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  1. Lynn, Mary R. PhD, RN
  2. Redman, Richard W. PhD, RN


Objective: The objective of this study was to examine the relationship between organizational commitment, job satisfaction, and nurses' intention to leave their current position or nursing.


Background: Because retention of nurses is a critical issue for acute care institutions, study of the predictors of nurses' intention to leave (position or nursing) is essential. Of interest in predicting intention to leave are both organizational commitment and job satisfaction.


Methods: A mailed survey was conducted in which 787 respondents completed measures of satisfaction, organizational commitment, and personal and institutional demographics. All instruments had reliability estimates ranging from [alpha] = .76 to .92.


Results: Predictive relationships were found between financial status, organizational commitment, job and professional satisfaction, and intent to leave their current position (R2 = 0.42) and between financial status, professional satisfaction, and intention to leave nursing (R2 = 0.45)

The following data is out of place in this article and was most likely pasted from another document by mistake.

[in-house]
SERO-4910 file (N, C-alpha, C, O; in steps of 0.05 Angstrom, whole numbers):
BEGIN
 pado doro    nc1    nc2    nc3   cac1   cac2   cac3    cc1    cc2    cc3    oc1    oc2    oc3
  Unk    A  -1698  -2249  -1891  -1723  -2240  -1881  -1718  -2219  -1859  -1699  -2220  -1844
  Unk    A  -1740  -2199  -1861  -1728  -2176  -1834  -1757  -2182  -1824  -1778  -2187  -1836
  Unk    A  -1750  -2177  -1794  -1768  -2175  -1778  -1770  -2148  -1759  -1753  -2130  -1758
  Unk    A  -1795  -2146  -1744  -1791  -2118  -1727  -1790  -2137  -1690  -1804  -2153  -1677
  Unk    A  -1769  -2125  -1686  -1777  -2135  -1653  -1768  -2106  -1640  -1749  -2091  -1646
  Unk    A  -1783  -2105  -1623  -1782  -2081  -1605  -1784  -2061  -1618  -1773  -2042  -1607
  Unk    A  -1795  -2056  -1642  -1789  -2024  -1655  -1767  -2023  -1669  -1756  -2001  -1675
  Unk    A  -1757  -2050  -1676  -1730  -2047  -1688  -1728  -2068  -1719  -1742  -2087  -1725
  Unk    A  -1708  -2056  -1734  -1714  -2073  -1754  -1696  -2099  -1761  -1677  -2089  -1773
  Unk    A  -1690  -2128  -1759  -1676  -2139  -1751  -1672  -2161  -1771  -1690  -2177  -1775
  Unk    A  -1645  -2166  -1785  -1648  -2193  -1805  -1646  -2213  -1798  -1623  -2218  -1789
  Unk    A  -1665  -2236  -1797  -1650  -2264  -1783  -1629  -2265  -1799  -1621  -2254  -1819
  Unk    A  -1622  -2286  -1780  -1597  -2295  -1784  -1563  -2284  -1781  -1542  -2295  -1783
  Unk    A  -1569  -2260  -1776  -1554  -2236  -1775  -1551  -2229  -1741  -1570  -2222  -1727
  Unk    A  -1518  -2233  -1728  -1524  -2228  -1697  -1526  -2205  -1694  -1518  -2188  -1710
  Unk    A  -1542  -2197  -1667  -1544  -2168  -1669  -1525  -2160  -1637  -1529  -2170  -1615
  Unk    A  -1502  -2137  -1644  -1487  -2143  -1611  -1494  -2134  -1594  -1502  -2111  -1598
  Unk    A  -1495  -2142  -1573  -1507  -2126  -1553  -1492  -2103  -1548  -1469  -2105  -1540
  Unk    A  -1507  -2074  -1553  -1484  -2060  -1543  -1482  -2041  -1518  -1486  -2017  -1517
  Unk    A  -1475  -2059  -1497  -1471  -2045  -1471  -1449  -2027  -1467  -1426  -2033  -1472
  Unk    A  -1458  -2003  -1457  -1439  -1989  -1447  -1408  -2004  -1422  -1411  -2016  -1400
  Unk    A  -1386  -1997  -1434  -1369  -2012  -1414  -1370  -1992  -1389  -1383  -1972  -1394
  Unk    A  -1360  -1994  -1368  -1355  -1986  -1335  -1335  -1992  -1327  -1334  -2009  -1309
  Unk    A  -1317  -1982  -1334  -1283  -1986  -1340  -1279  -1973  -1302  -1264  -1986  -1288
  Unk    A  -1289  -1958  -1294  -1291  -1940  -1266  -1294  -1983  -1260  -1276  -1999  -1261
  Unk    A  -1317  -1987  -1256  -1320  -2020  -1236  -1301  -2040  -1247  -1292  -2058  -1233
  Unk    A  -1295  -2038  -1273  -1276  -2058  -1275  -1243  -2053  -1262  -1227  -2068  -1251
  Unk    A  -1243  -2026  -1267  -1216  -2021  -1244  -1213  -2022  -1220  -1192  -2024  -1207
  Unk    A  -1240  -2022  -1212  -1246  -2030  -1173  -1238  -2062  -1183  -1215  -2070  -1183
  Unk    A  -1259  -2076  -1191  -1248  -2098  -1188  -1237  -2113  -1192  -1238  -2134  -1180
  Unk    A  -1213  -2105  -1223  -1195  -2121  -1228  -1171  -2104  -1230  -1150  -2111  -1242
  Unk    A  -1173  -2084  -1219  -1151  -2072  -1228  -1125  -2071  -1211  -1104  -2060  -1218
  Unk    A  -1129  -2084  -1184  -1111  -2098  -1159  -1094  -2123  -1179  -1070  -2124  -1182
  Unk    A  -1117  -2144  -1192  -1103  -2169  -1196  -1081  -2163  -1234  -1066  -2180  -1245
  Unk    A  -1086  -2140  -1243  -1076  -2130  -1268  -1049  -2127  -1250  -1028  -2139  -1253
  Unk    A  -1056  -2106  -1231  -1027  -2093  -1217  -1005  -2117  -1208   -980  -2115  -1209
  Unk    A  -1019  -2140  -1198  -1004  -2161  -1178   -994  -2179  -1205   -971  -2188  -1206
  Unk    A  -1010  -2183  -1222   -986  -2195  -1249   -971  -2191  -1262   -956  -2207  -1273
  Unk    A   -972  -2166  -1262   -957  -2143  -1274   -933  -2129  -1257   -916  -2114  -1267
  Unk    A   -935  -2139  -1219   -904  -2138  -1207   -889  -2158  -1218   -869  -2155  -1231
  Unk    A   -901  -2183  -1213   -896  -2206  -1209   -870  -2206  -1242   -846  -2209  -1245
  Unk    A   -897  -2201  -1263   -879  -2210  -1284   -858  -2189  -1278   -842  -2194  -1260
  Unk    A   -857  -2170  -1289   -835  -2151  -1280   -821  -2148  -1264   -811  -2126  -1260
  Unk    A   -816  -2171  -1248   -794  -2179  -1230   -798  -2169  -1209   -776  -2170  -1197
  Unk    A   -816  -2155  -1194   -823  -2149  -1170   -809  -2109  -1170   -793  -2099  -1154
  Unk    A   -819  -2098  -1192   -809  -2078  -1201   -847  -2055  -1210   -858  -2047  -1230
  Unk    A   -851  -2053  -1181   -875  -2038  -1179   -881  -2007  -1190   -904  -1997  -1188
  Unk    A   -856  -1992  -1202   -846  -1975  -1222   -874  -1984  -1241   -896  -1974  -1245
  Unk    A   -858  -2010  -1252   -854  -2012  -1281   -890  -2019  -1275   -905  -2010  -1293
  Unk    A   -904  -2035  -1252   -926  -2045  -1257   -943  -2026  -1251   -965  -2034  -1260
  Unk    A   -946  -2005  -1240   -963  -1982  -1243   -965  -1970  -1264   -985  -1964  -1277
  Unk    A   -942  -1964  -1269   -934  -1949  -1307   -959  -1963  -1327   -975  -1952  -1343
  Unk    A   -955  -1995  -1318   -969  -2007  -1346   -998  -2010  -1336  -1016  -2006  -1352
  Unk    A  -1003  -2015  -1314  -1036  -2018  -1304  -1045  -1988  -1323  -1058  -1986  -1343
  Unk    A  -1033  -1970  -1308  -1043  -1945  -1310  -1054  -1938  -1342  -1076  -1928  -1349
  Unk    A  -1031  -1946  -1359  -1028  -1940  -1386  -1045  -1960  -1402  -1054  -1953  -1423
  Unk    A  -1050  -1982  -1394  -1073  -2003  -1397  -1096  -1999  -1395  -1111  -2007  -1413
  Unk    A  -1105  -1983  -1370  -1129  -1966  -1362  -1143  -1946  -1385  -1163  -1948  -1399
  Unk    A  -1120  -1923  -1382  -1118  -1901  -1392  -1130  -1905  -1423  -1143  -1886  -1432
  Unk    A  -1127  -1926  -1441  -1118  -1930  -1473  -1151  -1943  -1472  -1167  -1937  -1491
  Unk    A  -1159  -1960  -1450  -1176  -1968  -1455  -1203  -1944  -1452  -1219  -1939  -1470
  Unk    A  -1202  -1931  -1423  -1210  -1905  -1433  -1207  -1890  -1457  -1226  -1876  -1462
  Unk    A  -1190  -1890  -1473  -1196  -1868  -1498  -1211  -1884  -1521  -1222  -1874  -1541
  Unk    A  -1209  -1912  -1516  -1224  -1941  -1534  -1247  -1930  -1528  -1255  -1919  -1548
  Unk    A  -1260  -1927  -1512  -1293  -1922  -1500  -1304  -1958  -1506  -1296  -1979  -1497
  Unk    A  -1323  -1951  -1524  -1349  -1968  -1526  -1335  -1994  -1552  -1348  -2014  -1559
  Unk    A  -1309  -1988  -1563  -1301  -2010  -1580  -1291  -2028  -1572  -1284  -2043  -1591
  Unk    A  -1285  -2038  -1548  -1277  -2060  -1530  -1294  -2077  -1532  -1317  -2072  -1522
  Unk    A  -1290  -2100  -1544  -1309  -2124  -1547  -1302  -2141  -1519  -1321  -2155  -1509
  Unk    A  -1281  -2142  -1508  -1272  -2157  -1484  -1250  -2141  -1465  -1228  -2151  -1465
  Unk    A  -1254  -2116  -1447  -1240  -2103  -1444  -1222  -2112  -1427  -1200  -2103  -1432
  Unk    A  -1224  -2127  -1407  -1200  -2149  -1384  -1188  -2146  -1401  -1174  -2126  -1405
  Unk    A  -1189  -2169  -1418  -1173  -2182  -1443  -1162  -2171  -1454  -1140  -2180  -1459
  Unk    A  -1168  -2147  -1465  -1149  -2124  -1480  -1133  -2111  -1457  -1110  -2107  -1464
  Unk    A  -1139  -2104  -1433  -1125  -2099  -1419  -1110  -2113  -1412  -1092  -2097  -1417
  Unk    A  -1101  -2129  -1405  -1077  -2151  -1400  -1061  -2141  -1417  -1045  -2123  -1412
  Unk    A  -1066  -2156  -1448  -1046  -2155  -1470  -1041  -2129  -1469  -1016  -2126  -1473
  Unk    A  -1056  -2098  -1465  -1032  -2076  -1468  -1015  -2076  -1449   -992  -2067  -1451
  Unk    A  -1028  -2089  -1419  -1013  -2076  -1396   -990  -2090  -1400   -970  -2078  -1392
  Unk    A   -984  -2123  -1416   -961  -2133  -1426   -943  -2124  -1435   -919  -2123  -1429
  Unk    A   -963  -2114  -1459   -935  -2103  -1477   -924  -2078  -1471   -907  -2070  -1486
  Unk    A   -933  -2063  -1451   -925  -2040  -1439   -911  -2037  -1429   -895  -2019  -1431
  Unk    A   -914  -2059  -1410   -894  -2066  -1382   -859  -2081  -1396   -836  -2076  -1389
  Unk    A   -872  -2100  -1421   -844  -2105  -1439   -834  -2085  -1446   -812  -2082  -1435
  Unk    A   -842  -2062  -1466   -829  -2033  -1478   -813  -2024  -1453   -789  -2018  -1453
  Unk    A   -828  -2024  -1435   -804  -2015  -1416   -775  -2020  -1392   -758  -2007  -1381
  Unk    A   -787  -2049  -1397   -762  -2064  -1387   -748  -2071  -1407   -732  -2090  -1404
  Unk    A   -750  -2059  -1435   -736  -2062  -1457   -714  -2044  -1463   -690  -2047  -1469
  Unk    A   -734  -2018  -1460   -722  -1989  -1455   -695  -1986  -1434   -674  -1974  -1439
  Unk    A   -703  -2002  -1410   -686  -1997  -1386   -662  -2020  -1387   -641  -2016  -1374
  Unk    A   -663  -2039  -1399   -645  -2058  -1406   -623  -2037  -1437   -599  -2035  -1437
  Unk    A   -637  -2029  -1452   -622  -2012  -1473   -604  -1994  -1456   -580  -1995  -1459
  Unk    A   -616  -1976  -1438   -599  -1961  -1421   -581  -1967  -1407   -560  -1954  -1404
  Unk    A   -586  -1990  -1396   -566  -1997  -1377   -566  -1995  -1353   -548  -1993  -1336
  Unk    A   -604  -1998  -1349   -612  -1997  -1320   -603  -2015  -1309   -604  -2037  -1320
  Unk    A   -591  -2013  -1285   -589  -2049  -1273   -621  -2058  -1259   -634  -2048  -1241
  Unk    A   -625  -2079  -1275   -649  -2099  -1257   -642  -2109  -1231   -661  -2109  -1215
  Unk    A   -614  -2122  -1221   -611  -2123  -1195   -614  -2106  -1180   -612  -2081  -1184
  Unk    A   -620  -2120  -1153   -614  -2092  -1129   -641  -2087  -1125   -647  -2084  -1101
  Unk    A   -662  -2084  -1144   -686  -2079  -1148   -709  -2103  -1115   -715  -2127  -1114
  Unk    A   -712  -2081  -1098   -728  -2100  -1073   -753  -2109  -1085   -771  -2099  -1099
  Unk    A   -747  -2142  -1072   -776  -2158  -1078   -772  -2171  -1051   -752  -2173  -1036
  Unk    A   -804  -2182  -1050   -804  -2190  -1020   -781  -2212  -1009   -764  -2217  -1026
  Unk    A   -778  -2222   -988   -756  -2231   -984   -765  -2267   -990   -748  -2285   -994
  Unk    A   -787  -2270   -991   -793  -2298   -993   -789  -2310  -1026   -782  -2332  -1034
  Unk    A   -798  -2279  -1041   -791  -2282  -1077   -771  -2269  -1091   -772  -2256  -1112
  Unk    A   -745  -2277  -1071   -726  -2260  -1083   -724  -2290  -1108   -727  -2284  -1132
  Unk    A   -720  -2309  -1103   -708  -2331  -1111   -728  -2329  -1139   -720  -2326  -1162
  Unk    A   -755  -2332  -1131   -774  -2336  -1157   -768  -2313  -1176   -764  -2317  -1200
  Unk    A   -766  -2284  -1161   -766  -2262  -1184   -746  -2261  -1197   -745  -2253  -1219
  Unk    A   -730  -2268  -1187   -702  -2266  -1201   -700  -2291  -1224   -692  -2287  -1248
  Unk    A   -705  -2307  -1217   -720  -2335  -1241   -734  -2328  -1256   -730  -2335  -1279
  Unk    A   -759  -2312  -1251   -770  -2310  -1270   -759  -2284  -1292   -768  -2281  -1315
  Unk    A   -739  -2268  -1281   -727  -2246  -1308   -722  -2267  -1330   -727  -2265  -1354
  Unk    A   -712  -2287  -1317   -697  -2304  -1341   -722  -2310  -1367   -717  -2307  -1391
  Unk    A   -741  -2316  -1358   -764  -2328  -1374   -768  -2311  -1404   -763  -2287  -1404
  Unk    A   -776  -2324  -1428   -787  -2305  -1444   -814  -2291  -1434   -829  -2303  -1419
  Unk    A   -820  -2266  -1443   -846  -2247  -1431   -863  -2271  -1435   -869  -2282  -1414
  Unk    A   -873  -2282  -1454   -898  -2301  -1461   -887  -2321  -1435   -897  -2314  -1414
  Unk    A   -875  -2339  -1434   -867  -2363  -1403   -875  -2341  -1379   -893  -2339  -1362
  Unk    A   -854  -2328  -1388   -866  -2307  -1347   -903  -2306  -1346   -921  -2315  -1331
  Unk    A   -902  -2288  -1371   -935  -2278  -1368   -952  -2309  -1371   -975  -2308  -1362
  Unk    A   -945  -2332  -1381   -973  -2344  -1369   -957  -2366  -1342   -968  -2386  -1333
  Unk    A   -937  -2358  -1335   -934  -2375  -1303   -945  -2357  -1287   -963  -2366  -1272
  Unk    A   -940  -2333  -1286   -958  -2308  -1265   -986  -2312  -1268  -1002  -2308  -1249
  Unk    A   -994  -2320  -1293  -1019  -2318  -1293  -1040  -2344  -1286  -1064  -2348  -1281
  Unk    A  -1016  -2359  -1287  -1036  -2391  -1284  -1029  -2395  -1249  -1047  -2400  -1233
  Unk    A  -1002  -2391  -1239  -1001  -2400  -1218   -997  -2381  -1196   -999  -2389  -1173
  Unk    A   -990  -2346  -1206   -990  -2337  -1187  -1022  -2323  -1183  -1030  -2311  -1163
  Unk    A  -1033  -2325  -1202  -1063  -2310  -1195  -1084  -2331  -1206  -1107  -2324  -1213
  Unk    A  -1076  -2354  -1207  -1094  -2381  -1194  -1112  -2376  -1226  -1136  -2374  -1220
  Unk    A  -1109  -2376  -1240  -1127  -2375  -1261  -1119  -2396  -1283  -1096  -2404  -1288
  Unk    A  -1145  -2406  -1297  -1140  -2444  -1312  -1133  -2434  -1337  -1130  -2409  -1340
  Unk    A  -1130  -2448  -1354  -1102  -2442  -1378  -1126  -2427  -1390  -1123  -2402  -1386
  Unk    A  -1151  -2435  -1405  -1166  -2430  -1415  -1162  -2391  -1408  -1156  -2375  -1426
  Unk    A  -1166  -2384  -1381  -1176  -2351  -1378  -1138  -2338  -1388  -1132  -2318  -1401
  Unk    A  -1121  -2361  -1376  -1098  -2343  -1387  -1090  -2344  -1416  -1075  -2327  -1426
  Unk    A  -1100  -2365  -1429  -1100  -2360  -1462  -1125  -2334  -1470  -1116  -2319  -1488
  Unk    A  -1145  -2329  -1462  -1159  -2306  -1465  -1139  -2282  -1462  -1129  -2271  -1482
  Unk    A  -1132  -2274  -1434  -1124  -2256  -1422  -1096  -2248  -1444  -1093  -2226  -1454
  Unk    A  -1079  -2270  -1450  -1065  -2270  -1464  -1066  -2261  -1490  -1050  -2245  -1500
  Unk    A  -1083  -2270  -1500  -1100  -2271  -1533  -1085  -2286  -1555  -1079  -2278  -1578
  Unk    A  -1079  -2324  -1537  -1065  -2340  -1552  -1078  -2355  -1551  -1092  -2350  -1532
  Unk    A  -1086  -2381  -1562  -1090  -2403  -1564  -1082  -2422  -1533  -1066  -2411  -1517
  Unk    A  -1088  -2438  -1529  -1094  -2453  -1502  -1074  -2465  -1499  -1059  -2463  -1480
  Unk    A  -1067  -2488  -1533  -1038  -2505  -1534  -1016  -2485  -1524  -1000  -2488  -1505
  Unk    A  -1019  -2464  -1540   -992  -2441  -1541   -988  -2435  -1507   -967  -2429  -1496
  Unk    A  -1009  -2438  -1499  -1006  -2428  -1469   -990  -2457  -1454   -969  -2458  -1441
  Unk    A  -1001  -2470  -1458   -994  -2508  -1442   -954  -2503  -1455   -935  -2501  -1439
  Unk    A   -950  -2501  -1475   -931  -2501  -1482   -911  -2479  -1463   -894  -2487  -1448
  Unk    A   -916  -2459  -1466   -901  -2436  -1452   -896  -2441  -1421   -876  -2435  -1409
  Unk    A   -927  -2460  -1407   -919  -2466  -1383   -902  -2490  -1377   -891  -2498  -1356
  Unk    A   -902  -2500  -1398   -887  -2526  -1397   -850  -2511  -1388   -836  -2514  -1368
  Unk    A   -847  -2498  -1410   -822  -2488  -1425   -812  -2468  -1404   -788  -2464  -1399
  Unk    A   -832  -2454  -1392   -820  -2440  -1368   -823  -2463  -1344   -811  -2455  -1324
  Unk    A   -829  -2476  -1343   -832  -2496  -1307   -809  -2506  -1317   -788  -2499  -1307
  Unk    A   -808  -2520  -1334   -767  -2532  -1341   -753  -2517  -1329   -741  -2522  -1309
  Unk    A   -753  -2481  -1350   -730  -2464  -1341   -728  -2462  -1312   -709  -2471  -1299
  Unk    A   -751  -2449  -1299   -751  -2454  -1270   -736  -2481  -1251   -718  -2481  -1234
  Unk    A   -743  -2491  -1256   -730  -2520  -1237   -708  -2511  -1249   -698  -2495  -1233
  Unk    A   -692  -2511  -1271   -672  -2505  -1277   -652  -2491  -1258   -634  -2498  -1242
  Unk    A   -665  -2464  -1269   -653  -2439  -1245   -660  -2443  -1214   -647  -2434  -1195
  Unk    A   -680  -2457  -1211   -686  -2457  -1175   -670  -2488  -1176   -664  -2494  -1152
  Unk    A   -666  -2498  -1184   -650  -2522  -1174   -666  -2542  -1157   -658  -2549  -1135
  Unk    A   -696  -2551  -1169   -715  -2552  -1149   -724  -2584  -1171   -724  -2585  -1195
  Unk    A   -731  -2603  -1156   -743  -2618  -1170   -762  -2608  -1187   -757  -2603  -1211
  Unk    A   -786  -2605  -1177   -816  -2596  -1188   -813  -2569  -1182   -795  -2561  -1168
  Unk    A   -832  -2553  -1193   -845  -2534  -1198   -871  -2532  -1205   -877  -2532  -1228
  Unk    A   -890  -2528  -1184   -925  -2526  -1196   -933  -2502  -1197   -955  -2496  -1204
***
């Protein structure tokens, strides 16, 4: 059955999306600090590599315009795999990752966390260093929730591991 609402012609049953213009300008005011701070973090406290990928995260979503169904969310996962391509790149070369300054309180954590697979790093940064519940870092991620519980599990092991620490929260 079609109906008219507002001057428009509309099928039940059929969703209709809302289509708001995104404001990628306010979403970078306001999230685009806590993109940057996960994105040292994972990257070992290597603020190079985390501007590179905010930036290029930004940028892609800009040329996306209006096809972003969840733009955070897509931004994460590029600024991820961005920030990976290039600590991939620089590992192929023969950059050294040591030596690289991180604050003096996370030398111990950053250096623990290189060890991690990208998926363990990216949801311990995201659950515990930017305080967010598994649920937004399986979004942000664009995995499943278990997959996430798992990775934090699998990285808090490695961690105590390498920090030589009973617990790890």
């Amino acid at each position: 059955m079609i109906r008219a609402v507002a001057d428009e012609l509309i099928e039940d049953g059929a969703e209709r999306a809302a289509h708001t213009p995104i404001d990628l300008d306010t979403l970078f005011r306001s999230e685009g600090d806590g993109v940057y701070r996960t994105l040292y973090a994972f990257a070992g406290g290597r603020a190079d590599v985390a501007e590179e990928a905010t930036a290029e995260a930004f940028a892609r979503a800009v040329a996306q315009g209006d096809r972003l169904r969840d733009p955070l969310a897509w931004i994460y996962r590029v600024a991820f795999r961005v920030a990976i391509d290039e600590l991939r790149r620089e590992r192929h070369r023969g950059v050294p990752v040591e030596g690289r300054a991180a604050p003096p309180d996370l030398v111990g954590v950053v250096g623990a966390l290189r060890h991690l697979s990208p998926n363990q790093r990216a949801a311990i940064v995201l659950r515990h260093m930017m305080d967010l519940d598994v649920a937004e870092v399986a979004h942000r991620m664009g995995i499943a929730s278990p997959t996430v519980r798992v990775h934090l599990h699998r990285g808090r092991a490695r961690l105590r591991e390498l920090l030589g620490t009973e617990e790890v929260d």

Conclusions: Organizational commitment has implications for nurses' intention to leave their current position but not nursing. Aspects of work and professional satisfaction predict both the intention to leave current position and nursing. Retention programs need to be focused on both organizational commitment and work and professional satisfaction.